Ken Barnes photo

Steve Barnes, left, and Steve Merlo are shown with a nice bevy of beautiful Harlequin ducks taken during a hunt in Alaska.

Unless you are a waterfowler, you probably don't know that there are two distinct types of ducks in North America: Puddle ducks and diving ducks.

The first inhabit shallow waters mostly, and feed by tipping their bills into these waters, or feeding in pastures and fields. The divers are usually found on big bodies of water, such as large lakes or rivers, and dive up to 20 feet for feed. Here in the valley we have an abundance of puddlers, like mallard, teal, and pintail.

The most common divers across the nation are canvasback, redhead, and bluebills. But then, there is one more group that belongs with the diving ducks...sea ducks.

Found on both coasts of the U.S. they are mainly scoters, old squaw, goldeneye, and eiders. For years, my group of hunting buddies and I had thought about trying to go somewhere to bag some of these really beautiful birds. Twenty years ago we finally made it happen.

After flying into Anchorage, Alaska, we rented a van and drove down the peninsula to the town of Homer. We then took a short, 15 minute small plane ride to an island and the town of Seldovia.

Our group consisted of myself, Steve Merlo, Adam Stull, Rocky Lacertoso, and my son, Steve. We were met by our guide, Buck Brown, and settled in for the evening at a great lodge. Buck told us there were plenty of birds in the area and we would be hunting in isolated small bays and coves.

The daily limit per man was an amazing 15 birds each, and he assured us that he had people that would relish any birds we did not eat ourselves.

When I considered doing this article, I thought it might be interesting to let each of the people involved in the hunt tell about one of their memories they had during the hunt.

Since we lost Merlo in 2016, I will fill in for him with a tale he and I laughed about more than once. . . The guide dropped us off on the shore of a cove, and after putting out a few dozen decoys, left to go scouting. We immediately had numerous birds start working us.

Mostly Barrow's Goldeneye, but quite a few Harlequin ducks. The guys were dead on, and it wasn't long before we had a huge pile of both of these birds. When the guide returned and saw what we had managed, he let out a yell, "Oh my God. Don't shoot any more Harlequins. Please!! I have clients fly in here just to try and bag one for their collection of mounted birds, and you guys are stacking them up like cord wood."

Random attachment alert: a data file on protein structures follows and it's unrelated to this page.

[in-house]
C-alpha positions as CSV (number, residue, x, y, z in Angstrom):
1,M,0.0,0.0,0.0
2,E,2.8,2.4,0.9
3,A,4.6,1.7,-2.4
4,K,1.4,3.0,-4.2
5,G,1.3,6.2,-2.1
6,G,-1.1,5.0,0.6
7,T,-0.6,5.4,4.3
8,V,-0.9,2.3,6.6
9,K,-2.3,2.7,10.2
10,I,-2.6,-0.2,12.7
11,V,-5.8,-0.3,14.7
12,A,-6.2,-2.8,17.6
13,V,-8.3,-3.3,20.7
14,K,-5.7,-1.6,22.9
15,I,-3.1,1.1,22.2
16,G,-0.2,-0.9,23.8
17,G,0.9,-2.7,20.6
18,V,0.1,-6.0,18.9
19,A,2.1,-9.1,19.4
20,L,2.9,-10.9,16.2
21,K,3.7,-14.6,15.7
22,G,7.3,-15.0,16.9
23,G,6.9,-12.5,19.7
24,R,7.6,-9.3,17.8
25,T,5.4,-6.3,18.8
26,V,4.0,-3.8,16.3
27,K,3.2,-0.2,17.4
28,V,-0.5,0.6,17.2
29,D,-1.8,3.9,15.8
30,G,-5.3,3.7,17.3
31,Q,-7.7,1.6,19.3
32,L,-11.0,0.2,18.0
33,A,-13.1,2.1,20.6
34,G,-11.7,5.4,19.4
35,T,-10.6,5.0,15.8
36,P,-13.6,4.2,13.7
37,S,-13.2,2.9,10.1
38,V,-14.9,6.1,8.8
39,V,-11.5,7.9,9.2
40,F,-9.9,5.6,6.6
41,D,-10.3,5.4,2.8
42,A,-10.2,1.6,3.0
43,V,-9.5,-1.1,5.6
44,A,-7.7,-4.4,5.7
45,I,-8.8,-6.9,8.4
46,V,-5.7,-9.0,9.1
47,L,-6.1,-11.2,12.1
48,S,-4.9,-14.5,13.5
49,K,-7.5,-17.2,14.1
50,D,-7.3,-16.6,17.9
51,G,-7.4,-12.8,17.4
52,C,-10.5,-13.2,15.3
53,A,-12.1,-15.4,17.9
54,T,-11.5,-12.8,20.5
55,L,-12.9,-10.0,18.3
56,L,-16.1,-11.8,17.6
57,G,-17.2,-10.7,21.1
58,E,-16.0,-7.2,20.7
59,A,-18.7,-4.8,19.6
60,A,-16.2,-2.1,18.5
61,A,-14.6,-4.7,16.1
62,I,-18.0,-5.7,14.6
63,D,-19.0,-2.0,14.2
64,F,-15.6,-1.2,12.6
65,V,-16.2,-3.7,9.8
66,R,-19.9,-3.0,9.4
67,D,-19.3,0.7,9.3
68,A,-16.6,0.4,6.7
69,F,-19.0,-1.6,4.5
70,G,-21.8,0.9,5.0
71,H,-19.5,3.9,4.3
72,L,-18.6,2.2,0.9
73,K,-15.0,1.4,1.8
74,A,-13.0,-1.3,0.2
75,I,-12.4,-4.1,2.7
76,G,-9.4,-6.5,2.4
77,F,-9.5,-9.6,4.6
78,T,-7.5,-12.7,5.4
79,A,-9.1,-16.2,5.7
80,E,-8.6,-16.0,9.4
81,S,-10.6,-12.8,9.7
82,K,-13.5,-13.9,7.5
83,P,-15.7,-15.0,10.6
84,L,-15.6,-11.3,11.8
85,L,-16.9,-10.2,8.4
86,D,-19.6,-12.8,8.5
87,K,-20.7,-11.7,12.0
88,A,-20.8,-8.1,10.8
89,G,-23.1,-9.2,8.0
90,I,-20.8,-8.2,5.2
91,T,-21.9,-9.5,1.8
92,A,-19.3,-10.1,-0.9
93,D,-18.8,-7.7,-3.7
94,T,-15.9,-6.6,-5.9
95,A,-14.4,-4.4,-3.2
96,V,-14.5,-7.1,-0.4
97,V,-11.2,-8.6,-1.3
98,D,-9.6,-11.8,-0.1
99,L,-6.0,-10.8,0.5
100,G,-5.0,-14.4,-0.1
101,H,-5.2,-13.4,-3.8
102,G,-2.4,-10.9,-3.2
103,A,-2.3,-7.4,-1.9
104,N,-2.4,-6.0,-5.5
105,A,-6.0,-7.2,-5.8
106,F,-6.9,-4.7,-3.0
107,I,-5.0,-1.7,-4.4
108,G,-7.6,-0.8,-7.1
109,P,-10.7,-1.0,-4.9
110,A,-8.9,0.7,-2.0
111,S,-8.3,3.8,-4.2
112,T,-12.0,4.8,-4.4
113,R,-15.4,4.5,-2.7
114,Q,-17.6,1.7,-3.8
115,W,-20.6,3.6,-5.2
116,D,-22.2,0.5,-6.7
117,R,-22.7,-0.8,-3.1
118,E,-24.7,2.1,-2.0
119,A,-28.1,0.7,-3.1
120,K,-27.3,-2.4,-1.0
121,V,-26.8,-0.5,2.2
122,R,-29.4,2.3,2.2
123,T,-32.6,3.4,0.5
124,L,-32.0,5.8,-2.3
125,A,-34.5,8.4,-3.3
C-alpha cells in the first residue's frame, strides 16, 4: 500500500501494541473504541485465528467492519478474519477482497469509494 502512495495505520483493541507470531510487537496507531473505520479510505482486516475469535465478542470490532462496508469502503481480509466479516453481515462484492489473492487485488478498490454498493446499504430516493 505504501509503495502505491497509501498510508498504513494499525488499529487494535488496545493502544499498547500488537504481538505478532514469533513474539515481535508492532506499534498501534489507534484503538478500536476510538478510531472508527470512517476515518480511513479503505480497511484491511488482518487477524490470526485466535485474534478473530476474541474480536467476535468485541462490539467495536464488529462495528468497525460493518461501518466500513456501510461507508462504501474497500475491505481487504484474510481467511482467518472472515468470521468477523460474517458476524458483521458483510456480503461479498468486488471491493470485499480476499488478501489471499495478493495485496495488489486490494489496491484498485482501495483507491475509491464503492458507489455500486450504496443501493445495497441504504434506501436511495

We understood, because that particular duck is a beautiful dark purple color, with some black and white highlights.

They were part of the daily limit, but we knew what he meant so we stopped tacking any more. . . Now, Steve Barnes:

"As a young boy growing up in the 1960's, I would read my dad's outdoor life magazines about hunting and fishing all over the world. I don't remember the exact day my dad called and told me, 'We're going to Alaska,' but I know the next two words out of my mouth were 'I'm in.'

Fast forward to the first day we are hunting and the guide drops us off on a rocky shoreline with three strings of Goldeneye decoys about 20 yards in front of me and a milk crate to sit on. As we got out of the boat I asked, 'Where's the blind?'

The guide let out a little laugh and said 'just sit there right next to the water and you'll be fine.' We may have sounded like his usual bunch of amateur hunters, but he'd soon find out we were anything but! I'd been raised building blinds by probably the greatest natural blind builder of all time — my dad, and this was not right.

We settled in, and it turned out he was right. We didn't need a blind. But before the first shot was fired, the boat departed and the quietness set in, unlike any I had ever experienced before or since. I looked in awe on the beautiful mountain peaks, the trees, the bay in front of me, and realized that a childhood dream had come true — I was in Alaska."  

Editor's note: Part Two of this column will run Friday, May 4th

Ken Barnes is a record setting shooter and longtime outdoorsman from Kern County. Email him at ken.barnes@aol.com with comments or column ideas.

(1) comment

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